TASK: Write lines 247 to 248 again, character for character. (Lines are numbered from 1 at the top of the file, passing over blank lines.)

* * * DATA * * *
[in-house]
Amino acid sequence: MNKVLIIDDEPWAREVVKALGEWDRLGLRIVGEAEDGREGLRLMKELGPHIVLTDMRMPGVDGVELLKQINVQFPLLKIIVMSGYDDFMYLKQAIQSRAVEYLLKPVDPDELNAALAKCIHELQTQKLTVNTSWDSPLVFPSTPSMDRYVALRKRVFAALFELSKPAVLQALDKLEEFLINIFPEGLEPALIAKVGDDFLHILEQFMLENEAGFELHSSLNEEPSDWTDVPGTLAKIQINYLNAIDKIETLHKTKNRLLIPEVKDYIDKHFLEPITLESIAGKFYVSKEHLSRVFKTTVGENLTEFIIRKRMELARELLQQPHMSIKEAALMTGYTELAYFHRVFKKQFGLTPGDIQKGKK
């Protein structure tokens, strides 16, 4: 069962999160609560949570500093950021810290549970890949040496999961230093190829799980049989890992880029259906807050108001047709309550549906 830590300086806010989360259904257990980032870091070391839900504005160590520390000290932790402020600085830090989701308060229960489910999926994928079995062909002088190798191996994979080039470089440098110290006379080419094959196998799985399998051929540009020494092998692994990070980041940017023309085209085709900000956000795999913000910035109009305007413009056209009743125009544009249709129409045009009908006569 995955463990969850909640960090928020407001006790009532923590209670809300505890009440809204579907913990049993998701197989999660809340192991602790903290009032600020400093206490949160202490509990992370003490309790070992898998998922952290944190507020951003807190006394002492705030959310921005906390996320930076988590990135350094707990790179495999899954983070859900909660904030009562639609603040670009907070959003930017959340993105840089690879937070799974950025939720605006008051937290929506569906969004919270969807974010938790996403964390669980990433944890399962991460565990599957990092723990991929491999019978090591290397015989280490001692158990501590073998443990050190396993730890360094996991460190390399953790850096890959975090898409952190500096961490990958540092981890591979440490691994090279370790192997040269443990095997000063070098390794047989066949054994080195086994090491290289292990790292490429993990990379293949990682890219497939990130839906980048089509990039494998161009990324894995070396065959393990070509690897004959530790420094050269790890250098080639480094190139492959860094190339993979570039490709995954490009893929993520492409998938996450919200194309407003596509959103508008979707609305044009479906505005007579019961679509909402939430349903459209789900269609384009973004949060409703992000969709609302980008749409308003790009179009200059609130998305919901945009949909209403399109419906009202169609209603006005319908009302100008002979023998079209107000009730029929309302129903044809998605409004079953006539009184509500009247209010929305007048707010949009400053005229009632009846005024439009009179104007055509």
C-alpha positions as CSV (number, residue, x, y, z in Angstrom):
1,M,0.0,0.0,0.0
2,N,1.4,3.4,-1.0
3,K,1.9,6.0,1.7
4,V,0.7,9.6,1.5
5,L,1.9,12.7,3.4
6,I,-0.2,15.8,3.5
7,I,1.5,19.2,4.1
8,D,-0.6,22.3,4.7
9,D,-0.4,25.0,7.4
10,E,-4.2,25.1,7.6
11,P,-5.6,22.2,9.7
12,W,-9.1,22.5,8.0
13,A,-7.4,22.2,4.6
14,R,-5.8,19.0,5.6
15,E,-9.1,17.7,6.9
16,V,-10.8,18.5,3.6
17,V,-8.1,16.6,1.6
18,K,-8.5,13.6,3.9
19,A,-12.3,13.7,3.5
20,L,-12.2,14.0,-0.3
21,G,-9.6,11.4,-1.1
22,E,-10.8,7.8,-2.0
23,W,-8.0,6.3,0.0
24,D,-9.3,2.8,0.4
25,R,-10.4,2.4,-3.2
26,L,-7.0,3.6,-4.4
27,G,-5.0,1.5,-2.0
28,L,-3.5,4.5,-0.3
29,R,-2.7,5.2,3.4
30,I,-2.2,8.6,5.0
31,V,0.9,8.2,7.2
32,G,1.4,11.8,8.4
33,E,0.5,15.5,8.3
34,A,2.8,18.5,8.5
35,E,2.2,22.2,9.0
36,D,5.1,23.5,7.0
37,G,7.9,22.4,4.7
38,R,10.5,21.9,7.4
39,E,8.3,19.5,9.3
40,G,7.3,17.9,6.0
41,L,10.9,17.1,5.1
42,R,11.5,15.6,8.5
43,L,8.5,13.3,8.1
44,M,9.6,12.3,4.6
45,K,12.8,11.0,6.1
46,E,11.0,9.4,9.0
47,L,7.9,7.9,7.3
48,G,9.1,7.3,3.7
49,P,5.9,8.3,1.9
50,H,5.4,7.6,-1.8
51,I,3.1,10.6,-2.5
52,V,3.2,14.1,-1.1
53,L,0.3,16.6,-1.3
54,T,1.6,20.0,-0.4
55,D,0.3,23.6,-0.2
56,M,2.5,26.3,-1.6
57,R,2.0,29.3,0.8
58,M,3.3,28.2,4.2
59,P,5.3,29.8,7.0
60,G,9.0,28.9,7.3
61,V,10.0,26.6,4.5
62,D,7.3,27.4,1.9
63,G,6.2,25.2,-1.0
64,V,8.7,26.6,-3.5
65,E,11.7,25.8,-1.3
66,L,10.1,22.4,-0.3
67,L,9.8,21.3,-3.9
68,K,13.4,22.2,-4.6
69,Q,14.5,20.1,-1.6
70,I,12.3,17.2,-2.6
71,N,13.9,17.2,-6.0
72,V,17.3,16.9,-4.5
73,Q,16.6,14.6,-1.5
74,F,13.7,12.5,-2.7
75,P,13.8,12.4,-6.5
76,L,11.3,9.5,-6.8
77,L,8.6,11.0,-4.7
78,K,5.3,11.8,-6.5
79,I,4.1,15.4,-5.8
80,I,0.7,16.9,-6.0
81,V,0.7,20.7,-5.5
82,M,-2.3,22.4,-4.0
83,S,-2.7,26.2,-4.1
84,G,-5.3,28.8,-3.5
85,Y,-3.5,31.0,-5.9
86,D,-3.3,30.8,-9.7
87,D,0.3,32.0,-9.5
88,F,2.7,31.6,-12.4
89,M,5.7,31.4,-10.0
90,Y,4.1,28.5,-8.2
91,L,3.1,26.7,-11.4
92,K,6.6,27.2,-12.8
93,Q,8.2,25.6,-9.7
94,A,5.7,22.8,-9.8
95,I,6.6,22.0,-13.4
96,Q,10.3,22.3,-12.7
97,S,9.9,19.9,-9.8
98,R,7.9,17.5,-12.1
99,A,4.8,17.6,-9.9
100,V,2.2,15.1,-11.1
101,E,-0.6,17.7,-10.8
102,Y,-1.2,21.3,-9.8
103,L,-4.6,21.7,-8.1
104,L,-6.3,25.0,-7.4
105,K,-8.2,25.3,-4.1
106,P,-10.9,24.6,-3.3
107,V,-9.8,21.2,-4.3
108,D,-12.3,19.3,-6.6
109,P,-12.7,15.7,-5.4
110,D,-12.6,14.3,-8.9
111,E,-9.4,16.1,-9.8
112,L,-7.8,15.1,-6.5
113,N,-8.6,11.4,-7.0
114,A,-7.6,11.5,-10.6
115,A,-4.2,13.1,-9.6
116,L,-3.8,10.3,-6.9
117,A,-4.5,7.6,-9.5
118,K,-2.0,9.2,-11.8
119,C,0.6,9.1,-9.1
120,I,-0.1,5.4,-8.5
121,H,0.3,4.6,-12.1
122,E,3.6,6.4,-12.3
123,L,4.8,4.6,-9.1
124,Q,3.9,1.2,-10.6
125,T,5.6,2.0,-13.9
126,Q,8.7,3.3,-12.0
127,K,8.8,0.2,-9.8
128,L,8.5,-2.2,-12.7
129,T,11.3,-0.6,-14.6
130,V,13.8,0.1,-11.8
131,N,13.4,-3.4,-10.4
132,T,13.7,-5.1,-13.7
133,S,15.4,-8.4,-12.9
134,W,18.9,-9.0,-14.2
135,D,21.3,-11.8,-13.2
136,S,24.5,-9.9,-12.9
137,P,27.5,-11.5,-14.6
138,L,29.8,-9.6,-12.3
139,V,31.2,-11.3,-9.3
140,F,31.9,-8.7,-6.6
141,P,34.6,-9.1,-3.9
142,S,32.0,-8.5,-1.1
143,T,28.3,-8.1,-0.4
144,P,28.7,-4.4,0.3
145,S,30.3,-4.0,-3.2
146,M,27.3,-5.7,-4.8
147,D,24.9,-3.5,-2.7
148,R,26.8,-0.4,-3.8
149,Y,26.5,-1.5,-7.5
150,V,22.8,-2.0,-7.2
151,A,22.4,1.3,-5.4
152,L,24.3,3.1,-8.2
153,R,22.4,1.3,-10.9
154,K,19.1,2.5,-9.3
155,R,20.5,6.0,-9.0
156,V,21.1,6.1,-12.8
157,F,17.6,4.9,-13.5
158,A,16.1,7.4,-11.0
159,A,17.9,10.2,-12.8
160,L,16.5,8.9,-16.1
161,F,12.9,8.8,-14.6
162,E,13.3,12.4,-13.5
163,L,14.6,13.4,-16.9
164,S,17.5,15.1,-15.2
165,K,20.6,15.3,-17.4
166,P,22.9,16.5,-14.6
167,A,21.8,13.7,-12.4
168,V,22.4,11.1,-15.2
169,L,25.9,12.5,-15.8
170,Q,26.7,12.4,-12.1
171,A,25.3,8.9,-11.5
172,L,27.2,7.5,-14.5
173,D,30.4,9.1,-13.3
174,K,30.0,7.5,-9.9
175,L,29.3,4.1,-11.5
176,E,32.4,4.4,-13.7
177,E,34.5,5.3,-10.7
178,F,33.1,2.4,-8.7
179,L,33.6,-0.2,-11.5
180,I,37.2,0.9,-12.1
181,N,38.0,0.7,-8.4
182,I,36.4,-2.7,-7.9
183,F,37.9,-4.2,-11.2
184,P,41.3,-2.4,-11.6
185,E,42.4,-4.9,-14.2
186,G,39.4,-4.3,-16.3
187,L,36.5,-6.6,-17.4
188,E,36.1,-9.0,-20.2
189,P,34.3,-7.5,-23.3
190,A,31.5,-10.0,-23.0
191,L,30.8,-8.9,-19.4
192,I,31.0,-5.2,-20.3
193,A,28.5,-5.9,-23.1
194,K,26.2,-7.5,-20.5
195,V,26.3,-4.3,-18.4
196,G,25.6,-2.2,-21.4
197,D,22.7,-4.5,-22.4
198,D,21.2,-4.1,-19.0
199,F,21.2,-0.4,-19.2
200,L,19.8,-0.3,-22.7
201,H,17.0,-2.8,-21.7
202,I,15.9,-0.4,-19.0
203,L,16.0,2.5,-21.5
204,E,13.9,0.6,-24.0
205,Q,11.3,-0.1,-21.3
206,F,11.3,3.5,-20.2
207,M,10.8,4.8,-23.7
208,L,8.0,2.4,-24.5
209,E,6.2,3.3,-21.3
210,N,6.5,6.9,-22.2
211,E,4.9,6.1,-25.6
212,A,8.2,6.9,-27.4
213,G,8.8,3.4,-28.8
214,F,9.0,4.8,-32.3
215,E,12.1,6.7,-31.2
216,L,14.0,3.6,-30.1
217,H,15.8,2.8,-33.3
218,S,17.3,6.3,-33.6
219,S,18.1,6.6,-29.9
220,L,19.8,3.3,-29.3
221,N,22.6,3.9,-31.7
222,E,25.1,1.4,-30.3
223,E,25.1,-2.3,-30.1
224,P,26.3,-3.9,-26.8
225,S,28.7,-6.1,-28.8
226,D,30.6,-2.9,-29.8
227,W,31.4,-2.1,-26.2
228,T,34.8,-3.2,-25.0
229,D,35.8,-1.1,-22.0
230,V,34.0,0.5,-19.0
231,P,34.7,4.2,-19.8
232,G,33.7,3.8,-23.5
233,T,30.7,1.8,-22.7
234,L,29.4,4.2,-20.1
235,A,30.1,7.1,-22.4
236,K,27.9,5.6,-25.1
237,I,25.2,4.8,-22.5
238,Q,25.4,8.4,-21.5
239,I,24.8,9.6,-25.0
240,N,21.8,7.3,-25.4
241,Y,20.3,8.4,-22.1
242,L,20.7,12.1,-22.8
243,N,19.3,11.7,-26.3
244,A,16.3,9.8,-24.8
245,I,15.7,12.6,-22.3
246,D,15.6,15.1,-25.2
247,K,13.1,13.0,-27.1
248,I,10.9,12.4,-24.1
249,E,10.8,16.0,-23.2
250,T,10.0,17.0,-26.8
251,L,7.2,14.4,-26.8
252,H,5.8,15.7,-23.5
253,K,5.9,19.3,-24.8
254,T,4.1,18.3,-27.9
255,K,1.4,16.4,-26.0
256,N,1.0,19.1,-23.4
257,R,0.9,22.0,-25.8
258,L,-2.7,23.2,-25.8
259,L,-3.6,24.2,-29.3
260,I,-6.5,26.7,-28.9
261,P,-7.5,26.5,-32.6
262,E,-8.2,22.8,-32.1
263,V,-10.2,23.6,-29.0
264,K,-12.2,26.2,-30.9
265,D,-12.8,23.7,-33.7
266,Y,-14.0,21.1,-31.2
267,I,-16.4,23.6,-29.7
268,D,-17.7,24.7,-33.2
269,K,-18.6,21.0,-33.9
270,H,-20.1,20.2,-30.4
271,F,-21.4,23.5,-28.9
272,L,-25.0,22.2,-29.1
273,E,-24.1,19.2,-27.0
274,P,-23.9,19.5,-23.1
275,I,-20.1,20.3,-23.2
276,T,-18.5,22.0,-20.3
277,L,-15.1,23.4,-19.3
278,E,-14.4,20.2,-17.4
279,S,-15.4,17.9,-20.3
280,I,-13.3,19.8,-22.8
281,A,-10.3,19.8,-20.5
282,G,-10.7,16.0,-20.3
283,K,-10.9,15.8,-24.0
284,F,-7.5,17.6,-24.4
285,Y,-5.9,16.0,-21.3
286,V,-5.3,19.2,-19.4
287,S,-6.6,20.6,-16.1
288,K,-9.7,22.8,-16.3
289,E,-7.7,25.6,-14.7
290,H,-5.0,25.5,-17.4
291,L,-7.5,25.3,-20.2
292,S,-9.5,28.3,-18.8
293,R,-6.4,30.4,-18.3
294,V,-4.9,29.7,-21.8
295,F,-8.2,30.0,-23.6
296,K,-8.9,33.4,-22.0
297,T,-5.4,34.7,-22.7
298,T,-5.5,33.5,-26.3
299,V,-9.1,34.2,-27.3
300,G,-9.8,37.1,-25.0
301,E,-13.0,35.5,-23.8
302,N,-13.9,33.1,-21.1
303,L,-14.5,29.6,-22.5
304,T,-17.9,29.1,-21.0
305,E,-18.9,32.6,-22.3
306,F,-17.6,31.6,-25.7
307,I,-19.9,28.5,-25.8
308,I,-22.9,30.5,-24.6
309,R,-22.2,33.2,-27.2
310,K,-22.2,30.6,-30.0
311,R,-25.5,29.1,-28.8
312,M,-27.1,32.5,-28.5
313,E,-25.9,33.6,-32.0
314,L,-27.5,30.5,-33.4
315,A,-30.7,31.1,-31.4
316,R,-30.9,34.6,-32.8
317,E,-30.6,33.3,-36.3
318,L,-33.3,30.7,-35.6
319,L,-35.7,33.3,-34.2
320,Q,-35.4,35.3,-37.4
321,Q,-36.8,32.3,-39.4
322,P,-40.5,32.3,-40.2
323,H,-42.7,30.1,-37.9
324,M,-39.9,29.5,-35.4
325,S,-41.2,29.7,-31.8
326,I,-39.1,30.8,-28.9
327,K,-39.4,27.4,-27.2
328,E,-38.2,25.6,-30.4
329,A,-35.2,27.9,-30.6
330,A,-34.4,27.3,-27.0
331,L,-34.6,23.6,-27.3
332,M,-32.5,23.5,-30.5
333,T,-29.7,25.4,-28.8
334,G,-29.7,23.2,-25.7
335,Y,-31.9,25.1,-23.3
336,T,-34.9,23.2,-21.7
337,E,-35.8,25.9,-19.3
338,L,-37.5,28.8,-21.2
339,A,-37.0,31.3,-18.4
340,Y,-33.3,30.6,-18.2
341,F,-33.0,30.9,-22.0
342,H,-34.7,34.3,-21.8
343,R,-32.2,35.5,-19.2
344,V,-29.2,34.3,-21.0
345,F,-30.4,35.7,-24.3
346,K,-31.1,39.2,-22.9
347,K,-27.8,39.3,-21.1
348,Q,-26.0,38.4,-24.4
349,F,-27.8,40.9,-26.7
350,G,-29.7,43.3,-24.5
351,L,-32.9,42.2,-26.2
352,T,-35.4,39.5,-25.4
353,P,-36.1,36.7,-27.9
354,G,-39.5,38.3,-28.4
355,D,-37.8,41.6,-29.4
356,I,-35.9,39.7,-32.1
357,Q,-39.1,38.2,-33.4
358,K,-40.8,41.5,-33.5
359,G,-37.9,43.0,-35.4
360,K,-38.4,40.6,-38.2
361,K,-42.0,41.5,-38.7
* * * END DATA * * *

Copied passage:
243,N,19.3,11.7,-26.3
244,A,16.3,9.8,-24.8